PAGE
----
Markdown may be easy to write, but with TidBITS, we simulate change tracking using the Subversion version control system and BBEdit’s comparison feature. And we put comments in HTML comment style within the text. Neither of these approaches is ideal for book-length manuscripts. Although there’s a messy way to compare versions of Dropbox-managed text files using the DropboxDiff Chrome extension, comparing files is far clumsier and more confusing than change tracking, and intra-textual comments clutter a manuscript (and deleting them messes up comparisons even more).
That was when I had a brainstorm — we could write Markdown in any word processor, complete with change tracking and commenting, and then export to text for the Leanpub process! And better yet, since we were planning to test this system with Joe Kissell’s “Take Control of Dropbox,” Joe and I could use Nisus Writer Pro, our favorite writing tool of yesteryear, now back in force. Nisus Writer Pro has full change tracking and commenting capabilities, plus powerful grep-based searching and macros that helped in creating the Markdown. We used character and paragraph styles in Nisus Writer to differentiate various elements of the book visually as well, which made editing easier.
Even with Nisus Writer Pro, writing and editing Markdown in Phase 1 with Leanpub is still clumsier than working in Pages, because links must be constructed manually each time, graphics must be referenced as external files in a special folder, and things like nested lists with internal screenshots require extremely careful attention to Markdown rules. But it all worked, and it was huge fun to run a Nisus Writer macro that exported the text and then click a Preview button on the Leanpub Web site to generate in-progress versions of the book in each format.
When I found them, Leanpub had just moved from serving only self-published authors to working with small publishers like us as well. They call the concept behind the company “Lean Publishing,” and the idea is to provide free, lightweight tools that make it sufficiently quick and easy to generate ebooks that authors will make in-progress versions available for readers while they write. (We chose not to do that with “Take Control of Dropbox” because we were feeling our way into the system.) To pay the rent, Leanpub acts as a non-exclusive bookstore for the books their users create, charging an entirely reasonable 50¢ plus 10-percent of the selling price per copy. And yes, you can buy “Take Control of Dropbox” through Leanpub for the same price as on our site, though we’re still learning what the overall user experience will be like. (For instance, we just realized that customers on Leanpub can pay more than the cover price of $10 if they wish; a nice touch!)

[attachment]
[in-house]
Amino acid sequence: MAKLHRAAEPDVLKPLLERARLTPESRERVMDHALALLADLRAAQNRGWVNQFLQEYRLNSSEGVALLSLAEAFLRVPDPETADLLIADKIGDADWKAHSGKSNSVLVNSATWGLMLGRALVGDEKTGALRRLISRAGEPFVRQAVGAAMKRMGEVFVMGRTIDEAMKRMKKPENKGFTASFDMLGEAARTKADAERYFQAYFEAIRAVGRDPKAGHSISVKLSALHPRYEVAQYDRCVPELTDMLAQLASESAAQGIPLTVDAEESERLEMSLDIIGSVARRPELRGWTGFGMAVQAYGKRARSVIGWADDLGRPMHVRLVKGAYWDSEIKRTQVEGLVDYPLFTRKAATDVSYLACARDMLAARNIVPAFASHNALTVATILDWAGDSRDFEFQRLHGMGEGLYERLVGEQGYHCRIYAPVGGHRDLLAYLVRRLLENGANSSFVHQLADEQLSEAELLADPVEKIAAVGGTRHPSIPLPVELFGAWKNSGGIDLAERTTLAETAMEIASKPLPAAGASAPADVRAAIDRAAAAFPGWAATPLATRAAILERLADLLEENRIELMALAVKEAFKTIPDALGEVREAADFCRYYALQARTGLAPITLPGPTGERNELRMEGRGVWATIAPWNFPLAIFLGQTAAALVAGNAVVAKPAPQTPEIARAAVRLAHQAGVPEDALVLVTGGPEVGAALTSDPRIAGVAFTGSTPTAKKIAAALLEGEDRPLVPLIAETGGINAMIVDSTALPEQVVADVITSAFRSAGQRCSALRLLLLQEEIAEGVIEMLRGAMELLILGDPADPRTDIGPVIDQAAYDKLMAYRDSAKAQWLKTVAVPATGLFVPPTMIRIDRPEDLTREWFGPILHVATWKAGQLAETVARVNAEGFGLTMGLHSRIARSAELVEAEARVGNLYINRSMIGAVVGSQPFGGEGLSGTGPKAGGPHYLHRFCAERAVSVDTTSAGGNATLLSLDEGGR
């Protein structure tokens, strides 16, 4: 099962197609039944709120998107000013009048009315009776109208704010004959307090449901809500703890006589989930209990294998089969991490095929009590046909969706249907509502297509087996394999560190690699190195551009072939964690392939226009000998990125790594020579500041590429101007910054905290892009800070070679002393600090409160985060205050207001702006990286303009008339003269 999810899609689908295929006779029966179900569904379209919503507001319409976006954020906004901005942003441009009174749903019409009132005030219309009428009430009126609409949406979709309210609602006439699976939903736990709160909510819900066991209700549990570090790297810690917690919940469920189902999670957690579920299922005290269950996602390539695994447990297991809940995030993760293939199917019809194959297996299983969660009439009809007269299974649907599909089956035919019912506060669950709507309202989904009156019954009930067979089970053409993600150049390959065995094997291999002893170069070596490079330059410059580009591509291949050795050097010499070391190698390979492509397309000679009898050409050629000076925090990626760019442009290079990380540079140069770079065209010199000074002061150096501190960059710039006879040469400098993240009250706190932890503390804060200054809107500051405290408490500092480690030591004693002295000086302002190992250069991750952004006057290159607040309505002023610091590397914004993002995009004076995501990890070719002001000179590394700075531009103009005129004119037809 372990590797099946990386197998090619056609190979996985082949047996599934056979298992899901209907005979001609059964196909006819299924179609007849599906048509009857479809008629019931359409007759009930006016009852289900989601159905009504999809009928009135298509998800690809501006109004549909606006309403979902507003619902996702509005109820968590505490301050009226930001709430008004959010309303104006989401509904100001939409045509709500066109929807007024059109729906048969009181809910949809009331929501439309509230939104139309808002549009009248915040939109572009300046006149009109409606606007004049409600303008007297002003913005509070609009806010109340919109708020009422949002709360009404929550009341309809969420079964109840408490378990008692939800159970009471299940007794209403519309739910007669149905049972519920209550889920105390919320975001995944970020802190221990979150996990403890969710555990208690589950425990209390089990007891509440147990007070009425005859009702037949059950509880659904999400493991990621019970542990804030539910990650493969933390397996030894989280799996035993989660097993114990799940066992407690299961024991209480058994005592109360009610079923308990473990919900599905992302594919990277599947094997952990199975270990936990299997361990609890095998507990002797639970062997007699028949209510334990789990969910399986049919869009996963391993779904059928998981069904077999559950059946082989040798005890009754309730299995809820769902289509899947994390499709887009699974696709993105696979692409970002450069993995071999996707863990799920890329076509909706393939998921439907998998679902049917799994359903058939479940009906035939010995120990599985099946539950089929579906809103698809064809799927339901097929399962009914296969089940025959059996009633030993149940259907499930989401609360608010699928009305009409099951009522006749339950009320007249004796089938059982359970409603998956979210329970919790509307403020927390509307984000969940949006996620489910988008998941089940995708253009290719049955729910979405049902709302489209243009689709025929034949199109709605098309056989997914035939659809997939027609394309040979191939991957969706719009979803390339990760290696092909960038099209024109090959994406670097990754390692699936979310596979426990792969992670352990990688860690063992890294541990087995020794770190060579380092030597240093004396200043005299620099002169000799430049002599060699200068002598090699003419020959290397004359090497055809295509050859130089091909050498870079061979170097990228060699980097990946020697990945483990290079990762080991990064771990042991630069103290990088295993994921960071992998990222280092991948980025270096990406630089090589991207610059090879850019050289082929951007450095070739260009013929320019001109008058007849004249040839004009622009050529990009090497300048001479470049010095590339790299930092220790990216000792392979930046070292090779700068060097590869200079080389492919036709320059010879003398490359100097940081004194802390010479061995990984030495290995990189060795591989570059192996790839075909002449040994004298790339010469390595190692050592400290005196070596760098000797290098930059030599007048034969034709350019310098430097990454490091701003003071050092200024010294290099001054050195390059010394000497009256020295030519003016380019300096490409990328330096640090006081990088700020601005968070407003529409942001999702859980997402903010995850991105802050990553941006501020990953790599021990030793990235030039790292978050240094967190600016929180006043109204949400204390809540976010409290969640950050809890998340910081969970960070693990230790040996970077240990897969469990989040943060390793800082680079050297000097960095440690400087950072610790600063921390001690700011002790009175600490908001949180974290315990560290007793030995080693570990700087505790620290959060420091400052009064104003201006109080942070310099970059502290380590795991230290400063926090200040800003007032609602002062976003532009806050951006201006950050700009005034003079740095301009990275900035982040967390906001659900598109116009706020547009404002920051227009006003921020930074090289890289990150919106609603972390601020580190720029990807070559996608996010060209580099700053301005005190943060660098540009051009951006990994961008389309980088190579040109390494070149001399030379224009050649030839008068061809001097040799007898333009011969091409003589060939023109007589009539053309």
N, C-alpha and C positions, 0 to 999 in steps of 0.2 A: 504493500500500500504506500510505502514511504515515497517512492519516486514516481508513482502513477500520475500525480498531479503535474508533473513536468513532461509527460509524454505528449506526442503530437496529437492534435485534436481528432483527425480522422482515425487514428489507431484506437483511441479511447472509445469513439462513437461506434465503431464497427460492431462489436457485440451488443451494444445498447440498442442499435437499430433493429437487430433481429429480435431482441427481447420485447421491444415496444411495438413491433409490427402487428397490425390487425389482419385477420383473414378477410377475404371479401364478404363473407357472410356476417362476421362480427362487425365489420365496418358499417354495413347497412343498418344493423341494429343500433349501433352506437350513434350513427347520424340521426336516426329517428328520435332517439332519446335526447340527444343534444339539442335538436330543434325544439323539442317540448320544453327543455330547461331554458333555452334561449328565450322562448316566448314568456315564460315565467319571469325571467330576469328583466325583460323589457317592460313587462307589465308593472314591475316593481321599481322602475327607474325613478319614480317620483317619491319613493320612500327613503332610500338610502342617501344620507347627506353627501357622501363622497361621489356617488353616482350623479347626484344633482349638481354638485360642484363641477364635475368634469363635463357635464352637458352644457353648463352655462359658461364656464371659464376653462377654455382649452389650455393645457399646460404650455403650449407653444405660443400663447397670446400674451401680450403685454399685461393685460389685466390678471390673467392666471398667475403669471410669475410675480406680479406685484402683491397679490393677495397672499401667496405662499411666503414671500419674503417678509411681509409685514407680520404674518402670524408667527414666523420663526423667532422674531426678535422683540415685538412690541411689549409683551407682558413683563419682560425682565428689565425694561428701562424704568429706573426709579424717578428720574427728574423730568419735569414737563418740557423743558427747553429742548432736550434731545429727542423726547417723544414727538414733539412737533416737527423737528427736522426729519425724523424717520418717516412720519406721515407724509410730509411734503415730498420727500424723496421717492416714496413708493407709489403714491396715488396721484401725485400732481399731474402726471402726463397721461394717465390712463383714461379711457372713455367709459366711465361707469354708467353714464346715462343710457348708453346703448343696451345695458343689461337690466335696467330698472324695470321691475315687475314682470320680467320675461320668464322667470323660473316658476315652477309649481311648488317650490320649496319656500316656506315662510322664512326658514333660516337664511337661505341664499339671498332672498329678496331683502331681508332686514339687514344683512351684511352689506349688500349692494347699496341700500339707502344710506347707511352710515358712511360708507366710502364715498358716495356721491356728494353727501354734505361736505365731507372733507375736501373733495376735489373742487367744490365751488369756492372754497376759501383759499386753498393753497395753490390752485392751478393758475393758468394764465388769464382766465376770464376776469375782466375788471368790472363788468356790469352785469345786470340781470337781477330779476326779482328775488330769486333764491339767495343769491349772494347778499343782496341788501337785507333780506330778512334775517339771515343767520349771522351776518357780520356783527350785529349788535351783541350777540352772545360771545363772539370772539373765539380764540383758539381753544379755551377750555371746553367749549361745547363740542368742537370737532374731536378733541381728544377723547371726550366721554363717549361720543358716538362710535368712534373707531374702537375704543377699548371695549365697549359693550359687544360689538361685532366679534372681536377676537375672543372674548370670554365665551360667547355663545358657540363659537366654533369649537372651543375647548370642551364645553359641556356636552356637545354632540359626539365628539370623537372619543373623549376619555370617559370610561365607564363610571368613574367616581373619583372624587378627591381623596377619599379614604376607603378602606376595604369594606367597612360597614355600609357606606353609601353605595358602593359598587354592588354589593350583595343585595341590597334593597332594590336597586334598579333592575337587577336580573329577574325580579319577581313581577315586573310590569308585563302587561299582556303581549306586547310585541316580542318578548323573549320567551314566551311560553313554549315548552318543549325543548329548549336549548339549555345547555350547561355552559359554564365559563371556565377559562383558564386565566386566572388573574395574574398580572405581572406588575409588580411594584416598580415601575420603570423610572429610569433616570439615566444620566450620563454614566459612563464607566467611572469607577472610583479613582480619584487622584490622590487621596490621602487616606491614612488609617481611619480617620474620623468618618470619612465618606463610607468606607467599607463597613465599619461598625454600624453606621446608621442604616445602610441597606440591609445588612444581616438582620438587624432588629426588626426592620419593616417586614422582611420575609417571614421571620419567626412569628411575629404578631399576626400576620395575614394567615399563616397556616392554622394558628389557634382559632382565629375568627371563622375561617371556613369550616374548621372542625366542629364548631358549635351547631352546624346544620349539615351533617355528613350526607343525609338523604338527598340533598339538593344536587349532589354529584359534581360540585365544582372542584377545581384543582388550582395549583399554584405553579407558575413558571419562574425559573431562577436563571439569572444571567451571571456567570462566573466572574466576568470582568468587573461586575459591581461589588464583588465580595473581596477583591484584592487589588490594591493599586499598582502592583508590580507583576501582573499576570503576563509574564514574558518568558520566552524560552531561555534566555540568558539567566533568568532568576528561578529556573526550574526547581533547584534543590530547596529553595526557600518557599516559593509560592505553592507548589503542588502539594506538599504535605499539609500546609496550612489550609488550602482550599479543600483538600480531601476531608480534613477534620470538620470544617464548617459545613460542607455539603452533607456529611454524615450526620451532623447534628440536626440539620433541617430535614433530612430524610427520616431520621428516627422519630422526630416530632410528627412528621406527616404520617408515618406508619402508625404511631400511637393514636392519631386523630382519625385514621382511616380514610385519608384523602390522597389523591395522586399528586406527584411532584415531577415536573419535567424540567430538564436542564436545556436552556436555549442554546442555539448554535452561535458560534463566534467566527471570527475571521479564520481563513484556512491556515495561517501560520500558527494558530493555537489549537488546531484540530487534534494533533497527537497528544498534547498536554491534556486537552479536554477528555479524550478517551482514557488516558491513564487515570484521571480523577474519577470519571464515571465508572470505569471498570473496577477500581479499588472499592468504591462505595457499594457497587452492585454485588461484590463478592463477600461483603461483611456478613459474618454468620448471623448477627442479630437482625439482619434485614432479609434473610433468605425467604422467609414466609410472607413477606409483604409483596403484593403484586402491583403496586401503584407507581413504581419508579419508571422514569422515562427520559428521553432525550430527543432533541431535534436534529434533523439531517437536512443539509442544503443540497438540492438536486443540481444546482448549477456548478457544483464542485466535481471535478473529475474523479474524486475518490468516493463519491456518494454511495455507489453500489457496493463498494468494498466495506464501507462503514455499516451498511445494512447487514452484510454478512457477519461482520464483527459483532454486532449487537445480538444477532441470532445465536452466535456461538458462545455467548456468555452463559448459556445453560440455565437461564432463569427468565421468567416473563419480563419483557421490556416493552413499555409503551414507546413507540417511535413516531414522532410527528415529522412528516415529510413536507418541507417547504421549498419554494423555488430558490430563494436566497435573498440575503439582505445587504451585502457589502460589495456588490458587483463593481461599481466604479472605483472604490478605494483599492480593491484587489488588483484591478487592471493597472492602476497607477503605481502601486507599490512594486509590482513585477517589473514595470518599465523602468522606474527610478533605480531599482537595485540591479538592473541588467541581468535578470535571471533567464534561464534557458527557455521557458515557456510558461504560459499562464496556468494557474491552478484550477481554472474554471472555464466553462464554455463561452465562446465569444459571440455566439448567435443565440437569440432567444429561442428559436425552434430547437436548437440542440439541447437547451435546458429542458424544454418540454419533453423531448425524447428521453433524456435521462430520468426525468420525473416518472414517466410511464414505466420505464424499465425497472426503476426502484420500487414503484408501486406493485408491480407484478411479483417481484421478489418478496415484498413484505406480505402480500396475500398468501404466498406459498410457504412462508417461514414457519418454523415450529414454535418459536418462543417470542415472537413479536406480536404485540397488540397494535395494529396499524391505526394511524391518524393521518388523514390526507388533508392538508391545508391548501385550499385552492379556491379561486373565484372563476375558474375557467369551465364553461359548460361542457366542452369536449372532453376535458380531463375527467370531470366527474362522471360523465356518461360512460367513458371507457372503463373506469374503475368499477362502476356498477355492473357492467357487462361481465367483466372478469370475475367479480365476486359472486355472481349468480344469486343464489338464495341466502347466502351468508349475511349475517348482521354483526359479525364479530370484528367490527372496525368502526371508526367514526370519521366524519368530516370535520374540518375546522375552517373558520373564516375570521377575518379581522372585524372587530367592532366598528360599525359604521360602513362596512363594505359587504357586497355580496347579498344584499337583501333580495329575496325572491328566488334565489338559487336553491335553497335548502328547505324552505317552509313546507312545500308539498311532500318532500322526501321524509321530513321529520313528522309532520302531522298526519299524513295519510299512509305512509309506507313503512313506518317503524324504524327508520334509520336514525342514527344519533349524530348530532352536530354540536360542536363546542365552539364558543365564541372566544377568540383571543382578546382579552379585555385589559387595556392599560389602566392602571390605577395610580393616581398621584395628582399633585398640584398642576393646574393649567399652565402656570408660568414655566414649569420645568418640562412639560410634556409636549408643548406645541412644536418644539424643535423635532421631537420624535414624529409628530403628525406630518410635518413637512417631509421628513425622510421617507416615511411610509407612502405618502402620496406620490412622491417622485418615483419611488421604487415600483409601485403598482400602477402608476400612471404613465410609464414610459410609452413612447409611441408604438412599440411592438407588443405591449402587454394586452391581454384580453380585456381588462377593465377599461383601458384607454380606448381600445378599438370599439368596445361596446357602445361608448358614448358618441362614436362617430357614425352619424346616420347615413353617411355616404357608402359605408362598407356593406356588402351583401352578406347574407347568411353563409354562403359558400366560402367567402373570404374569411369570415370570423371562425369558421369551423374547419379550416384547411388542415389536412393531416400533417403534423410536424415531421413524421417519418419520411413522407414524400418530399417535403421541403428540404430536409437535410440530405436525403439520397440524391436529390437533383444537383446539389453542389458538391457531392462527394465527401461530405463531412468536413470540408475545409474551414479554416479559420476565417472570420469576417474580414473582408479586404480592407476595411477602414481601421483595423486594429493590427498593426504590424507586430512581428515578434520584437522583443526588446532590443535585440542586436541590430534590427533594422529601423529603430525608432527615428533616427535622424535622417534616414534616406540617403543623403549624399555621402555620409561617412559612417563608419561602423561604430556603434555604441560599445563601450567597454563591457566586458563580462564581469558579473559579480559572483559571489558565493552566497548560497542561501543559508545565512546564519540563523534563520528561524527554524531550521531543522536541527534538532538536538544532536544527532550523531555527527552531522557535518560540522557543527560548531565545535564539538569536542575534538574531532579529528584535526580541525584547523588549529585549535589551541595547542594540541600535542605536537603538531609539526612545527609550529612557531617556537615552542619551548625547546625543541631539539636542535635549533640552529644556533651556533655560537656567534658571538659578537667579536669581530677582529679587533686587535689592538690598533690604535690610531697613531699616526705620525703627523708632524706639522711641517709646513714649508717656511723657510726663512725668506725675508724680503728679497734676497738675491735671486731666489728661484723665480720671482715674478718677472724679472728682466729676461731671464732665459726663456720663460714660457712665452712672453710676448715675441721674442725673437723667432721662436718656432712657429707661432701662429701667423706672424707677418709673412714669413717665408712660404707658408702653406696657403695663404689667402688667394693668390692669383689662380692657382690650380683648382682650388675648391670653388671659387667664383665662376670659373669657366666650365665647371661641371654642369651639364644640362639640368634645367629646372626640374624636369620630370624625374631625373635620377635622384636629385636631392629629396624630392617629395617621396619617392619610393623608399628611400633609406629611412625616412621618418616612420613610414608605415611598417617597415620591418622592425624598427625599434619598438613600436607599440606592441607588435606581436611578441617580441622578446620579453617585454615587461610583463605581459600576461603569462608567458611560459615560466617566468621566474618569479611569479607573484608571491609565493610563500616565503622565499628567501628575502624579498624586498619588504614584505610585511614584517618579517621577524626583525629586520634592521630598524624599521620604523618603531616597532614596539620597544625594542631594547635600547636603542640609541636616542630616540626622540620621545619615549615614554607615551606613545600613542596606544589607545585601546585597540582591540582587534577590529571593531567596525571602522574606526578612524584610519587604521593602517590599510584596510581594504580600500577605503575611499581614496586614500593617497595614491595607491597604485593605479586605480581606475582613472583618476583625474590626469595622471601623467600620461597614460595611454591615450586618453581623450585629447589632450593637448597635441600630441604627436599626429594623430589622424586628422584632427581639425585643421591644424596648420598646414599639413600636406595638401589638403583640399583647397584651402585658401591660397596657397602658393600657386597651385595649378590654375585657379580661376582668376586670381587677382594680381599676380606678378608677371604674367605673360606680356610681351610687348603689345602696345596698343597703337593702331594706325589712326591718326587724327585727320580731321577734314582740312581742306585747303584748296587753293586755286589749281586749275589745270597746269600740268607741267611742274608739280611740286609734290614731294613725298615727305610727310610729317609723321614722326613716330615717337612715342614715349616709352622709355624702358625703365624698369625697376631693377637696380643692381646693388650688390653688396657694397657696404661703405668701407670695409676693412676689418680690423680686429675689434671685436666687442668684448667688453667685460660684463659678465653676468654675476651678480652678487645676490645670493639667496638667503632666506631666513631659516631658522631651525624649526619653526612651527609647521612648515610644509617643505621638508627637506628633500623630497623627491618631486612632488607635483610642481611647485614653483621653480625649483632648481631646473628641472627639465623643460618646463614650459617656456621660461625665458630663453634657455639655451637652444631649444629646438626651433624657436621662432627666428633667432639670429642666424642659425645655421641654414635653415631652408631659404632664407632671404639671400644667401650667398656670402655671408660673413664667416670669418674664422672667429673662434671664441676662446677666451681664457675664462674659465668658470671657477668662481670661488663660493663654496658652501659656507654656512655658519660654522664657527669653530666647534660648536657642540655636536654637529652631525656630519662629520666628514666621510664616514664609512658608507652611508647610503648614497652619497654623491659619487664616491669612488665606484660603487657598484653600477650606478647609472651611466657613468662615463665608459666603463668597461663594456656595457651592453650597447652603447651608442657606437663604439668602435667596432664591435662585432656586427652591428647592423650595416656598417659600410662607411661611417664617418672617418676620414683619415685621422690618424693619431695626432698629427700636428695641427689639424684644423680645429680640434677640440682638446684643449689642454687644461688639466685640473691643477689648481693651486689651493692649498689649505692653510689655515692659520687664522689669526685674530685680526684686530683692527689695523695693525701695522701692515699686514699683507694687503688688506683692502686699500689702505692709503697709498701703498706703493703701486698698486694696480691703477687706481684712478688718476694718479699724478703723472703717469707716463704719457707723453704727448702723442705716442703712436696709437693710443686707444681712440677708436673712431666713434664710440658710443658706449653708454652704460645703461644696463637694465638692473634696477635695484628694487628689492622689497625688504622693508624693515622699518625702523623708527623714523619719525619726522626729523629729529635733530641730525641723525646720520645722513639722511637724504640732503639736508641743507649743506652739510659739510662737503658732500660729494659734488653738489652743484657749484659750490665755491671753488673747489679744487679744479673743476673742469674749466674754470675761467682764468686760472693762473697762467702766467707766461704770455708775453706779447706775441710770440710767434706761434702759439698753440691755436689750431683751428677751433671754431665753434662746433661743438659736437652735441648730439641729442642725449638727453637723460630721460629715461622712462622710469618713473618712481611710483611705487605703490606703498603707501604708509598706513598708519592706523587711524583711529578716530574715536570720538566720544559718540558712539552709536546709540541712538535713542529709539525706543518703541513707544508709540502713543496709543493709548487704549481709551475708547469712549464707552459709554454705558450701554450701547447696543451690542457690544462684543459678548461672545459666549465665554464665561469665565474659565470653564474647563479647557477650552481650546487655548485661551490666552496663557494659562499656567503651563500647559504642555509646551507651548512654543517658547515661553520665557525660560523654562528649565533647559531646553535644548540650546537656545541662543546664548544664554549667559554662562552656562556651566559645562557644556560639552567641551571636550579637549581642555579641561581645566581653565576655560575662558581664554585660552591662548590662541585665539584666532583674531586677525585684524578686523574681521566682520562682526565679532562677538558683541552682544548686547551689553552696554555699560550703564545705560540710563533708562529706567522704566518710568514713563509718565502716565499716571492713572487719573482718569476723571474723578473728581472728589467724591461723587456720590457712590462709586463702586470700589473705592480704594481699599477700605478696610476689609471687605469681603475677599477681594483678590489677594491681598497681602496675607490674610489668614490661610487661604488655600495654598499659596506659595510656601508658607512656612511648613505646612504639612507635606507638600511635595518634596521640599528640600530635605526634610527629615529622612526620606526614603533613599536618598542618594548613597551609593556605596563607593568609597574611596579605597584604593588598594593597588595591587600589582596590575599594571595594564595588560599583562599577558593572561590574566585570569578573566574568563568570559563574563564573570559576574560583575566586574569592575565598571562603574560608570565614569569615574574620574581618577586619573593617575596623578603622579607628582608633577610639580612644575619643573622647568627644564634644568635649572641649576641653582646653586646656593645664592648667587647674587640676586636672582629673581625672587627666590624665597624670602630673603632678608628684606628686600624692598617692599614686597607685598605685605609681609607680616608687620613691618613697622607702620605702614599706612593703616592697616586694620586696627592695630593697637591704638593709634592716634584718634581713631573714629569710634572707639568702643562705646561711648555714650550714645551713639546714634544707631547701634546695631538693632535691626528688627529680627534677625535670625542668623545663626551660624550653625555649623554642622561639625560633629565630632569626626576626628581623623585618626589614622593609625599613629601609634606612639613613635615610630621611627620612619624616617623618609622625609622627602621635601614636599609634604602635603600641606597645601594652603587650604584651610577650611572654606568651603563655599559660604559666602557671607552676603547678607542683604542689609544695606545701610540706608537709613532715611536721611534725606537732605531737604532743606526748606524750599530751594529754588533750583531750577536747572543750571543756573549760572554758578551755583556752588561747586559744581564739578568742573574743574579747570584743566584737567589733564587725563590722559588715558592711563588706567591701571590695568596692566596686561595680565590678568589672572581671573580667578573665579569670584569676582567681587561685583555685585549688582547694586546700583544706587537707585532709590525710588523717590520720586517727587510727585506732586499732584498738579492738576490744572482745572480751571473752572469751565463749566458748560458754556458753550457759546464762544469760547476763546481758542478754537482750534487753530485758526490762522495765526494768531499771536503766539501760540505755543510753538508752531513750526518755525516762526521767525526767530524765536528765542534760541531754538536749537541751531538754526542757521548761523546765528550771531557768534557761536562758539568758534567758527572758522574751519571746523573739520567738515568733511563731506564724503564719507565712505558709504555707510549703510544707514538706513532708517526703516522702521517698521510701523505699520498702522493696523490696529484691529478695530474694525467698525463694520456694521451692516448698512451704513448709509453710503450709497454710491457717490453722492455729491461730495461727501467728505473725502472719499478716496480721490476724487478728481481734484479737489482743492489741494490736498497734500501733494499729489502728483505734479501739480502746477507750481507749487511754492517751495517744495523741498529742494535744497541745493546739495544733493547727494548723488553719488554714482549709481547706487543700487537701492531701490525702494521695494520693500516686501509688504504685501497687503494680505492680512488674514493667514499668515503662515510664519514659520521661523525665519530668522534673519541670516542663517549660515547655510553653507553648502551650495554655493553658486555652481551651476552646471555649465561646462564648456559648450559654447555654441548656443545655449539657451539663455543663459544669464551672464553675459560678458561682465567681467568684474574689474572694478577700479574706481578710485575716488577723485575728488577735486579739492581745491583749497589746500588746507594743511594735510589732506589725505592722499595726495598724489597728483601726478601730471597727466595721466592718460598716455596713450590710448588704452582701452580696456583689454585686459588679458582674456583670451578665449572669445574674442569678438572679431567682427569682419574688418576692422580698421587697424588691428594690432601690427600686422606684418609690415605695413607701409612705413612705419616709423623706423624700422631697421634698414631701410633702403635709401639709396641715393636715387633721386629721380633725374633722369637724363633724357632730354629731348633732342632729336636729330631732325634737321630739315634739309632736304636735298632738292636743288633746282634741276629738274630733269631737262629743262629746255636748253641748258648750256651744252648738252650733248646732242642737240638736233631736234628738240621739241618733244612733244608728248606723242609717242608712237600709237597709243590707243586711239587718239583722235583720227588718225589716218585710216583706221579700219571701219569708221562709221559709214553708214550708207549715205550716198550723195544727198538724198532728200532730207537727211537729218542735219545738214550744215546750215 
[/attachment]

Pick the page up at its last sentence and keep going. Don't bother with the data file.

Thanks to their new focus on small publishers like Take Control, the Leanpub folks are constantly refining and improving their system, particularly with regard to the Phase 2 production step, and it has been a pleasure to work with them. For instance, we were planning to open their EPUB and insert our own CSS into it for custom formatting, but while we were discussing that with them a few weeks ago, they made our lives easier by enabling us to put our own
custom.css file in the manuscript folder and have built into our EPUB automatically. Of course, this benefits everyone who uses Leanpub, but it was still nice to feel acknowledged.
However, although custom CSS improves EPUB and Mobipocket, their system relies on LaTeX for PDF generation, and while the PDF they’re putting out isn’t bad, when push came to shove, we decided it wasn’t something we felt comfortable giving to Take Control readers. In particular, the LinLibertine font was ugly in some versions of Adobe Reader (and Leanpub offers no font family control at all), the font size was too small, and the line length was too long. We also preferred our style of colored boxes behind notes, tips, and sidebars. Alas, Leanpub couldn’t fix all this just for us.